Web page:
Wealthy nations asked to donate to low income countries in order to vaccinate 10% of world population by September 2021.
The World Health Organization (WHO) has called on wealthy nations to postpone the administration of Covid-19 booster vaccines for at least two months.
WHO said that the halt would give the world an opportunity to vaccinate 10% of every country’s population by the end of September.
The move comes after Israel announced it would give booster doses to its elderly population.
The Dominican Republic has also been administering booster shots to its people, while neighboring country Haiti has only recently received its first batch of Covid-19 vaccine doses.
“We need an urgent reversal from the majority of vaccines going to high-income countries, to the majority going to low income countries,” said WHO Director General, Dr Tedros Adhanom Ghebreyesus.
In high-income countries, just over one in two people, or 51.15%, have been vaccinated, according to WHO data. In low income countries, just one in 74, or 1.36%, have received the jab.
According to Ghebreyesus’s senior advisor, Dr Bruce Aylward, WHO plans to vaccinate 40% of the world by the end of 2021.
“The big picture here is, as a policy, not to be moving forward with boosters until we get the whole world at a point where the older populations, people with comorbidities, people who are working at the front lines, are all protected to the degree possible with vaccines,” said Aylward at a press briefing.
As the Delta variant, which was first detected in India, ravages through the world, mass vaccination is more important than ever.
The variant is highly infectious and has a higher chance of vaccine evasion. Unless the world’s population receives immunity, more strains will likely emerge, posing more of a risk to all countries, vaccinated or unvaccinated, according to experts.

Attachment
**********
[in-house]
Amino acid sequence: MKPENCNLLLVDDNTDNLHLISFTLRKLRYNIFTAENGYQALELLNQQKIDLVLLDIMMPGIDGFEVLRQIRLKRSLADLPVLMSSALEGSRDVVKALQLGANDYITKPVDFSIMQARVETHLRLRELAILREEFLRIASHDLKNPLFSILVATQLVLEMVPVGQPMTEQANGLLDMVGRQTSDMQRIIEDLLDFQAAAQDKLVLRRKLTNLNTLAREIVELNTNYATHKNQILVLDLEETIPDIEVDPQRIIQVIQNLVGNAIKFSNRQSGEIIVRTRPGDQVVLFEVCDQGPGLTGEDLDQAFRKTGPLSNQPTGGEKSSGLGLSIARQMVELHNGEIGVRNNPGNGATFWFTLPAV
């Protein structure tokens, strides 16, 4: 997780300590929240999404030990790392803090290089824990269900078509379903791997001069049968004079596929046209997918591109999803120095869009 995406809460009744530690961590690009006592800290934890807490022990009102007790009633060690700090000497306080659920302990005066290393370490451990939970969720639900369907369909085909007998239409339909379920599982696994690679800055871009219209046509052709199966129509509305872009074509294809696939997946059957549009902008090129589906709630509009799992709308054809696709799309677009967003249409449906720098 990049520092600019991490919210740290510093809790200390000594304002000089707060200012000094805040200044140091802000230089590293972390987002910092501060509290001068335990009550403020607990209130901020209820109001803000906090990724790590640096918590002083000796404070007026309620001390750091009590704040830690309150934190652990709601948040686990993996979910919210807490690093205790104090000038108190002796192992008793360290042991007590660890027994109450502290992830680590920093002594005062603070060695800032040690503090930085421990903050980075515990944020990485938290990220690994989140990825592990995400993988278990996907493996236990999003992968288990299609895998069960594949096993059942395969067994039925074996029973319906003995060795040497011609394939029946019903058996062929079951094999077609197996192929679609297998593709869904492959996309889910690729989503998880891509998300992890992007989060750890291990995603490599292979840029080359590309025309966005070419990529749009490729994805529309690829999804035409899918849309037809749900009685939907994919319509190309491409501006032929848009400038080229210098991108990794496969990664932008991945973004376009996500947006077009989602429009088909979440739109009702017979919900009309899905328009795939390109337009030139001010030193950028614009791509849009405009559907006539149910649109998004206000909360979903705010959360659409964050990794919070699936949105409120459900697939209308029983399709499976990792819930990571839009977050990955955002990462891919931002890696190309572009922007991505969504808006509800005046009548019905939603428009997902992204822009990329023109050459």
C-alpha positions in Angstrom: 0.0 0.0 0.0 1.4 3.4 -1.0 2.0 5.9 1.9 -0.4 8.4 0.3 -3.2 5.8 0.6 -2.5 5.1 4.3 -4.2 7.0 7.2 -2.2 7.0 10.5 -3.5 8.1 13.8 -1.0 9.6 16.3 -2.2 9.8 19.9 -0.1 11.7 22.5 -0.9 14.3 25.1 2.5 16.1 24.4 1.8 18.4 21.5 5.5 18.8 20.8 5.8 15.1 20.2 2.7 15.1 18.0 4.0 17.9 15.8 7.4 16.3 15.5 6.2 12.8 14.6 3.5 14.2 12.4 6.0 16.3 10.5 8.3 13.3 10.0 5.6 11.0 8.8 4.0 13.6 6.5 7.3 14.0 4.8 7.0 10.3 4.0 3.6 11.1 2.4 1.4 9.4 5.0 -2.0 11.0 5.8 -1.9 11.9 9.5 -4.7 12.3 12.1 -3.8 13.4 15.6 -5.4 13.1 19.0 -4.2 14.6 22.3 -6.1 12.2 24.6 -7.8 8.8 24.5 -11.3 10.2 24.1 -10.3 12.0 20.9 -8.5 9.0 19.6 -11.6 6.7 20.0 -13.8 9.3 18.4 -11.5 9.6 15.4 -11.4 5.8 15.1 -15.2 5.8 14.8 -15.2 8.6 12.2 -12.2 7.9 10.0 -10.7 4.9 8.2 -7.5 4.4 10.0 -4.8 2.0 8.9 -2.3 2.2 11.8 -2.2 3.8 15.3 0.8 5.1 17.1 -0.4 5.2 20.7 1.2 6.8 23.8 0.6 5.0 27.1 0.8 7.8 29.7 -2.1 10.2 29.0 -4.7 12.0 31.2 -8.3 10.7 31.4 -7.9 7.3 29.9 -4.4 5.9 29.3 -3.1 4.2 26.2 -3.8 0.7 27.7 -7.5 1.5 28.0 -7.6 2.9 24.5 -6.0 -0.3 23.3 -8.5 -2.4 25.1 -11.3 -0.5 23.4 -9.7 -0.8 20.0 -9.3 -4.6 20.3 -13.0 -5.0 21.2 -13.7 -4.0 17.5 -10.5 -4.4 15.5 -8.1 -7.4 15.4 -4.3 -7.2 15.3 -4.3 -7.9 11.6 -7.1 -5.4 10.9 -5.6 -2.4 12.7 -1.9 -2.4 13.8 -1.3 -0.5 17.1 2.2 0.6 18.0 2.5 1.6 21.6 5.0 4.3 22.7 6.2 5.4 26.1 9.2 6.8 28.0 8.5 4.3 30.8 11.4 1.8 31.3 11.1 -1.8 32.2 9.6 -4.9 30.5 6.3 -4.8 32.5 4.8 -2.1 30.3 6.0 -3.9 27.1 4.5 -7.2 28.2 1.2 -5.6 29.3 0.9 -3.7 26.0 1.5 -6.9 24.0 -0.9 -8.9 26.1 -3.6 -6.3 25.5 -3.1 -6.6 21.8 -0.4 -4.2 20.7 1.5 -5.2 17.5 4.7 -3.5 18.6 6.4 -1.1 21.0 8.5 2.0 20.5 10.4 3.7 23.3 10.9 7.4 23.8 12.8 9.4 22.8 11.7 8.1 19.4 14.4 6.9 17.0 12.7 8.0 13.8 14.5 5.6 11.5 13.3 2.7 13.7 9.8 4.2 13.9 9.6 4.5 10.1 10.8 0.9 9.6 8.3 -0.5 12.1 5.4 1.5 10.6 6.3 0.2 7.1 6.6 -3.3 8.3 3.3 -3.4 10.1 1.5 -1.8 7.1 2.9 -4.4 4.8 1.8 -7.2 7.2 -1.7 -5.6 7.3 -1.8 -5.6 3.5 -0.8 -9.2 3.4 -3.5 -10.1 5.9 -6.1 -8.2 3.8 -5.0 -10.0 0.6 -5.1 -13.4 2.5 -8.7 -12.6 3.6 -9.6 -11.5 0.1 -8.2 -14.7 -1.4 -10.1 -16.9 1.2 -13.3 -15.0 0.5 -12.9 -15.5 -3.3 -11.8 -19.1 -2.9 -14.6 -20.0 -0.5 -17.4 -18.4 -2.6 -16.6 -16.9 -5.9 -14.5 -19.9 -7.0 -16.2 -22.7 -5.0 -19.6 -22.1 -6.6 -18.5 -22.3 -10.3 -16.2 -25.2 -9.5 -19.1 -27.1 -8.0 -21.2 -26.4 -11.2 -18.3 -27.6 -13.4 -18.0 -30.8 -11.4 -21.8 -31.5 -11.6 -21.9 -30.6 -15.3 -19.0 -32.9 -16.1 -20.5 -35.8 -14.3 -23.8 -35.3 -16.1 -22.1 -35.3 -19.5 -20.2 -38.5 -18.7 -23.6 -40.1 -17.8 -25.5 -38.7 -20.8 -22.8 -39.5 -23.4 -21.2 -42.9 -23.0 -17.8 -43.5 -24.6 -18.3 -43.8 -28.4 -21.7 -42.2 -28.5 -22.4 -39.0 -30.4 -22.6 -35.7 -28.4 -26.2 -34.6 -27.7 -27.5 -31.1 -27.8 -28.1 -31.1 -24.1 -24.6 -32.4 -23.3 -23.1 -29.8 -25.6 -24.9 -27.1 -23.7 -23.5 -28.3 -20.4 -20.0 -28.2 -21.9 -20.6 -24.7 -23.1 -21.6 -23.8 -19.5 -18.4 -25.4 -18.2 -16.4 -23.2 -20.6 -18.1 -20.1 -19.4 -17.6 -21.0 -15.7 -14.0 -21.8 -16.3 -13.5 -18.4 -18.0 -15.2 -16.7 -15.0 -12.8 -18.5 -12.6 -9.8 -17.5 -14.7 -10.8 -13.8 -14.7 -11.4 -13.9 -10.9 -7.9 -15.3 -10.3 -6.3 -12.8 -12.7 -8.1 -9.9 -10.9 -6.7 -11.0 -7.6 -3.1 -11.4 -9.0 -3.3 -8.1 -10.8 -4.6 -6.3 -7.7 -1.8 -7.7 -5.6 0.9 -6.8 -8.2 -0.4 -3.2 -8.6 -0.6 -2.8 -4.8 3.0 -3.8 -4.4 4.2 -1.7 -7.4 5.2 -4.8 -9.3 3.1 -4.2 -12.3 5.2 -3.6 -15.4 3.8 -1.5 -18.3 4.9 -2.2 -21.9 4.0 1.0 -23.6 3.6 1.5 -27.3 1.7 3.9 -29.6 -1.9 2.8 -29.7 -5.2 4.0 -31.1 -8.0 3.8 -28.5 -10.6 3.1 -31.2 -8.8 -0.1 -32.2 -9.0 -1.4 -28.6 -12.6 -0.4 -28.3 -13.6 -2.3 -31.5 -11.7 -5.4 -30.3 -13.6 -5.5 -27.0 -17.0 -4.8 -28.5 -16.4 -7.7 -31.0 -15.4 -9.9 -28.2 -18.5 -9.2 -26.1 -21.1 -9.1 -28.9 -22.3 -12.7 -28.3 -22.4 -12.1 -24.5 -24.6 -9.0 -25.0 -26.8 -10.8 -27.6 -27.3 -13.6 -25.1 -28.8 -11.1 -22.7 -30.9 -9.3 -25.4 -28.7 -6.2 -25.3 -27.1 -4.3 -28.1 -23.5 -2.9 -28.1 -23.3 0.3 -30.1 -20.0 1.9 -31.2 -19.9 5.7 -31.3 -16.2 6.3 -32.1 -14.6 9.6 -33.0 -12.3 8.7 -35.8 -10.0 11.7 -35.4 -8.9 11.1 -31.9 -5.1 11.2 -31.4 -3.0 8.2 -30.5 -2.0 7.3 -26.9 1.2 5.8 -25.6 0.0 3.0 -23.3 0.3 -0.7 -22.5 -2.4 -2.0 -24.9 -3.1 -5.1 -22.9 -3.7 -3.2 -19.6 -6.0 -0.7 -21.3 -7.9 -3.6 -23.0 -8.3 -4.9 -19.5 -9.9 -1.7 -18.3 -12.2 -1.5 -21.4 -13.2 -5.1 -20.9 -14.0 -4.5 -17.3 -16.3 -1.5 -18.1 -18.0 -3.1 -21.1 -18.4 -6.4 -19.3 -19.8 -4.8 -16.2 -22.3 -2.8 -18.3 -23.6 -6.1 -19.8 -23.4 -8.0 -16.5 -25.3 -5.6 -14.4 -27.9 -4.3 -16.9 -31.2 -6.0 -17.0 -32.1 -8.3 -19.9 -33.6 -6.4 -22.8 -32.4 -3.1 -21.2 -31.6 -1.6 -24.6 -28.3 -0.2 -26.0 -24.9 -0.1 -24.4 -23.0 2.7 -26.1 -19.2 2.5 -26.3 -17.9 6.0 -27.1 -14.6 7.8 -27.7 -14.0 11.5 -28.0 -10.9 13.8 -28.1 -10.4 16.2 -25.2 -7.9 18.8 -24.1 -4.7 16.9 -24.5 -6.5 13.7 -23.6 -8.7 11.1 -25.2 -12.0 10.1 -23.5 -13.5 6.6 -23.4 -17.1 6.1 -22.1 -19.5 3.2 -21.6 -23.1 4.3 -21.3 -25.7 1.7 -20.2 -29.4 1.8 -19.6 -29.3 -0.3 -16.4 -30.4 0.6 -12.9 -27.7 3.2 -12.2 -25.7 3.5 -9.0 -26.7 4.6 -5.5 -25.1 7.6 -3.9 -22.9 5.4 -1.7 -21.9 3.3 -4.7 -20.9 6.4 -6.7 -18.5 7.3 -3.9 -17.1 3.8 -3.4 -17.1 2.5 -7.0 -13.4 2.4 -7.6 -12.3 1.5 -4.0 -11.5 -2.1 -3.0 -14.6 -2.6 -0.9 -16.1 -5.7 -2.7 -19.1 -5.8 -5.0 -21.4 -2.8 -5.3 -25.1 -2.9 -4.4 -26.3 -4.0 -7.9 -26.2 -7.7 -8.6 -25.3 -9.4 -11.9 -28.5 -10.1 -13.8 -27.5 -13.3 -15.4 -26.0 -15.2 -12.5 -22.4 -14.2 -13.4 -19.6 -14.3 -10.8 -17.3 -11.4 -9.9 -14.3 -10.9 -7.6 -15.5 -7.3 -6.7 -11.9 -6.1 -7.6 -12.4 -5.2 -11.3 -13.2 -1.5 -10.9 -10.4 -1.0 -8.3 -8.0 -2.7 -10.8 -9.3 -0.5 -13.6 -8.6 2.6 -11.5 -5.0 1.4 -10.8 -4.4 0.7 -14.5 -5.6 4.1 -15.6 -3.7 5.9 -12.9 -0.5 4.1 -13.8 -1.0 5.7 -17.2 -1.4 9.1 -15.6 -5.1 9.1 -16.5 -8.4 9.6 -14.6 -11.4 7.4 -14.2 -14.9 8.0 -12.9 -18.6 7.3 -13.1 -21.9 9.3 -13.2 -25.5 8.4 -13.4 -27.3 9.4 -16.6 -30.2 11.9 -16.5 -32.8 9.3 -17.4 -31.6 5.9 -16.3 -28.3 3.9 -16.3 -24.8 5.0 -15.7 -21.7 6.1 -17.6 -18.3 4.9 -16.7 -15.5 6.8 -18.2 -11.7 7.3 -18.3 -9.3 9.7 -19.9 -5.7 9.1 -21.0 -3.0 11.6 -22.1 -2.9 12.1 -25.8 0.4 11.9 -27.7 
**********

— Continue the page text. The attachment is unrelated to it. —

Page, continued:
“The entire world is in the middle of this and, as we’ve seen with the emergence of variant after variant, we cannot get out of it unless the whole world gets out of it together, and with the huge disparity in vaccination coverage, we’re simply not going to be able to achieve that,” said Aylward.
Back in Qatar, where almost 63% of the population is fully vaccinated, the Delta variant has found its way to the country, according to a top health official.
“The Delta variant first appeared [in the world] last February, but it arrived in Qatar four months later,” confirmed Hamad General Hospital Medical Director Dr Yousef Al Maslamani in an interview with Qatar TV.
“The Delta variant exists all over the world including Qatar. Since a large number of people will enter Qatar who might be infected with Delta variants, we have adjourned to move to the fourth phase of lifting Covid-19 restrictions and extended phase 3,” Al Maslamani added.
However, the health official affirmed that the vaccines available in Doha are “effective and safe even against the Delta variant.”